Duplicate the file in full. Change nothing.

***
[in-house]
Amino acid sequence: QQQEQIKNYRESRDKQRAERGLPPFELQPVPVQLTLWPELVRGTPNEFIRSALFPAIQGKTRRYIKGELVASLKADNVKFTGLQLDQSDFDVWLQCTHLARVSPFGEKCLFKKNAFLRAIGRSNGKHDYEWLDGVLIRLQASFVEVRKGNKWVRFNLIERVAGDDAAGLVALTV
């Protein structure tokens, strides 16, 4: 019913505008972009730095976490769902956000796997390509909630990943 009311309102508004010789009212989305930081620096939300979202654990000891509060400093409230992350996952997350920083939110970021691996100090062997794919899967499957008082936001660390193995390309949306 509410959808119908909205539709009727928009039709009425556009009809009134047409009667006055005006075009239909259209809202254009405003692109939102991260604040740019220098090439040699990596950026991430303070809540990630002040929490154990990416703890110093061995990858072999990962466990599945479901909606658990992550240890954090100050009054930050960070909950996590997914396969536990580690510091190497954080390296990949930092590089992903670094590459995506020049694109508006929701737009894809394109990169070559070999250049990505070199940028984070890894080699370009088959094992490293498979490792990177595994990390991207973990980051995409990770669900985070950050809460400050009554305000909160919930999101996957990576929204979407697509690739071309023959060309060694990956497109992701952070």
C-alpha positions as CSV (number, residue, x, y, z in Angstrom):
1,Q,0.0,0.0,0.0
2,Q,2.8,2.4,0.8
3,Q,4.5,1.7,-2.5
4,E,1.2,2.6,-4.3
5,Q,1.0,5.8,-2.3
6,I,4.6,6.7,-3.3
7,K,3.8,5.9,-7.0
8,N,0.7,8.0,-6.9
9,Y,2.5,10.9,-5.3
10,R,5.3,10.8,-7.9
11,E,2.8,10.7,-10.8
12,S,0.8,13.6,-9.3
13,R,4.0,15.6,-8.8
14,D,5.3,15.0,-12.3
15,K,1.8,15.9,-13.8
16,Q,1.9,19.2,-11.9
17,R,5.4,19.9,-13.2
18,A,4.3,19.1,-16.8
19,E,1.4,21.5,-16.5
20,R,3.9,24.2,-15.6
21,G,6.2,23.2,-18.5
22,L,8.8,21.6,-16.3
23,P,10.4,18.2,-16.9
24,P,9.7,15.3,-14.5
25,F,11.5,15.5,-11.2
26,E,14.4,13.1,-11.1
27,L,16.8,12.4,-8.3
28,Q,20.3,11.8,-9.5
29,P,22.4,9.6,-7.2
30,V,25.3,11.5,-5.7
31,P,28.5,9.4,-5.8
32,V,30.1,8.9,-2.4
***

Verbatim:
[in-house]
Amino acid sequence: QQQEQIKNYRESRDKQRAERGLPPFELQPVPVQLTLWPELVRGTPNEFIRSALFPAIQGKTRRYIKGELVASLKADNVKFTGLQLDQSDFDVWLQCTHLARVSPFGEKCLFKKNAFLRAIGRSNGKHDYEWLDGVLIRLQASFVEVRKGNKWVRFNLIERVAGDDAAGLVALTV
């Protein structure tokens, strides 16, 4: 019913505008972009730095976490769902956000796997390509909630990943 009311309102508004010789009212989305930081620096939300979202654990000891509060400093409230992350996952997350920083939110970021691996100090062997794919899967499957008082936001660390193995390309949306 509410959808119908909205539709009727928009039709009425556009009809009134047409009667006055005006075009239909259209809202254009405003692109939102991260604040740019220098090439040699990596950026991430303070809540990630002040929490154990990416703890110093061995990858072999990962466990599945479901909606658990992550240890954090100050009054930050960070909950996590997914396969536990580690510091190497954080390296990949930092590089992903670094590459995506020049694109508006929701737009894809394109990169070559070999250049990505070199940028984070890894080699370009088959094992490293498979490792990177595994990390991207973990980051995409990770669900985070950050809460400050009554305000909160919930999101996957990576929204979407697509690739071309023959060309060694990956497109992701952070």
C-alpha positions as CSV (number, residue, x, y, z in Angstrom):
1,Q,0.0,0.0,0.0
2,Q,2.8,2.4,0.8
3,Q,4.5,1.7,-2.5
4,E,1.2,2.6,-4.3
5,Q,1.0,5.8,-2.3
6,I,4.6,6.7,-3.3
7,K,3.8,5.9,-7.0
8,N,0.7,8.0,-6.9
9,Y,2.5,10.9,-5.3
10,R,5.3,10.8,-7.9
11,E,2.8,10.7,-10.8
12,S,0.8,13.6,-9.3
13,R,4.0,15.6,-8.8
14,D,5.3,15.0,-12.3
15,K,1.8,15.9,-13.8
16,Q,1.9,19.2,-11.9
17,R,5.4,19.9,-13.2
18,A,4.3,19.1,-16.8
19,E,1.4,21.5,-16.5
20,R,3.9,24.2,-15.6
21,G,6.2,23.2,-18.5
22,L,8.8,21.6,-16.3
23,P,10.4,18.2,-16.9
24,P,9.7,15.3,-14.5
25,F,11.5,15.5,-11.2
26,E,14.4,13.1,-11.1
27,L,16.8,12.4,-8.3
28,Q,20.3,11.8,-9.5
29,P,22.4,9.6,-7.2
30,V,25.3,11.5,-5.7
31,P,28.5,9.4,-5.8
32,V,30.1,8.9,-2.4